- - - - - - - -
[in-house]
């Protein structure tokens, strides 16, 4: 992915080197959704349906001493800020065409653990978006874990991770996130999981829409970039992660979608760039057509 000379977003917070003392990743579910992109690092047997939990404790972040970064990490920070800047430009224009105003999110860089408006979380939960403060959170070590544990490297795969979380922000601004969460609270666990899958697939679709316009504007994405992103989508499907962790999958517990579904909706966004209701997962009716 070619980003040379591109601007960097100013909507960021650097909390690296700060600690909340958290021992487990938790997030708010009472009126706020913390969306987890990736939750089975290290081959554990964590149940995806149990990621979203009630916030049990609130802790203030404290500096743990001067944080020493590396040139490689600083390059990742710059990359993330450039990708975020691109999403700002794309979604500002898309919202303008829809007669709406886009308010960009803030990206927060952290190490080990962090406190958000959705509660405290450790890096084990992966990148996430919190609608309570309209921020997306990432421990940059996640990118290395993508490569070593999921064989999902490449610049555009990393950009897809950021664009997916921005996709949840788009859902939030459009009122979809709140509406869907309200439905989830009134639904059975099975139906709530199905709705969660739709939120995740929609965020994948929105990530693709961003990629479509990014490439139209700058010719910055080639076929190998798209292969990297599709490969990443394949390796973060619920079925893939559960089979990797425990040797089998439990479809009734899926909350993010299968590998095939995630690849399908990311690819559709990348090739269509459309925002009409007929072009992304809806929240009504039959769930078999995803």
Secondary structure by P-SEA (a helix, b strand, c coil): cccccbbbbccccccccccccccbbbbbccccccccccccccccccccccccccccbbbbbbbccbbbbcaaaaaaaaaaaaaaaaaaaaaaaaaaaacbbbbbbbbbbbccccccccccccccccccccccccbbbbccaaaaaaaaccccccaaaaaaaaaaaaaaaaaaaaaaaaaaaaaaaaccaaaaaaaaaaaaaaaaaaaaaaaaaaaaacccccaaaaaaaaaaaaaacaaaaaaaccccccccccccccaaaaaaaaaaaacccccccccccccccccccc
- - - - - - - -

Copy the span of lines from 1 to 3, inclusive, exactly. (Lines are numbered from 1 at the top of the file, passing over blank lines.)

[in-house]
């Protein structure tokens, strides 16, 4: 992915080197959704349906001493800020065409653990978006874990991770996130999981829409970039992660979608760039057509 000379977003917070003392990743579910992109690092047997939990404790972040970064990490920070800047430009224009105003999110860089408006979380939960403060959170070590544990490297795969979380922000601004969460609270666990899958697939679709316009504007994405992103989508499907962790999958517990579904909706966004209701997962009716 070619980003040379591109601007960097100013909507960021650097909390690296700060600690909340958290021992487990938790997030708010009472009126706020913390969306987890990736939750089975290290081959554990964590149940995806149990990621979203009630916030049990609130802790203030404290500096743990001067944080020493590396040139490689600083390059990742710059990359993330450039990708975020691109999403700002794309979604500002898309919202303008829809007669709406886009308010960009803030990206927060952290190490080990962090406190958000959705509660405290450790890096084990992966990148996430919190609608309570309209921020997306990432421990940059996640990118290395993508490569070593999921064989999902490449610049555009990393950009897809950021664009997916921005996709949840788009859902939030459009009122979809709140509406869907309200439905989830009134639904059975099975139906709530199905709705969660739709939120995740929609965020994948929105990530693709961003990629479509990014490439139209700058010719910055080639076929190998798209292969990297599709490969990443394949390796973060619920079925893939559960089979990797425990040797089998439990479809009734899926909350993010299968590998095939995630690849399908990311690819559709990348090739269509459309925002009409007929072009992304809806929240009504039959769930078999995803």
Secondary structure by P-SEA (a helix, b strand, c coil): cccccbbbbccccccccccccccbbbbbccccccccccccccccccccccccccccbbbbbbbccbbbbcaaaaaaaaaaaaaaaaaaaaaaaaaaaacbbbbbbbbbbbccccccccccccccccccccccccbbbbccaaaaaaaaccccccaaaaaaaaaaaaaaaaaaaaaaaaaaaaaaaaccaaaaaaaaaaaaaaaaaaaaaaaaaaaaacccccaaaaaaaaaaaaaacaaaaaaaccccccccccccccaaaaaaaaaaaacccccccccccccccccccc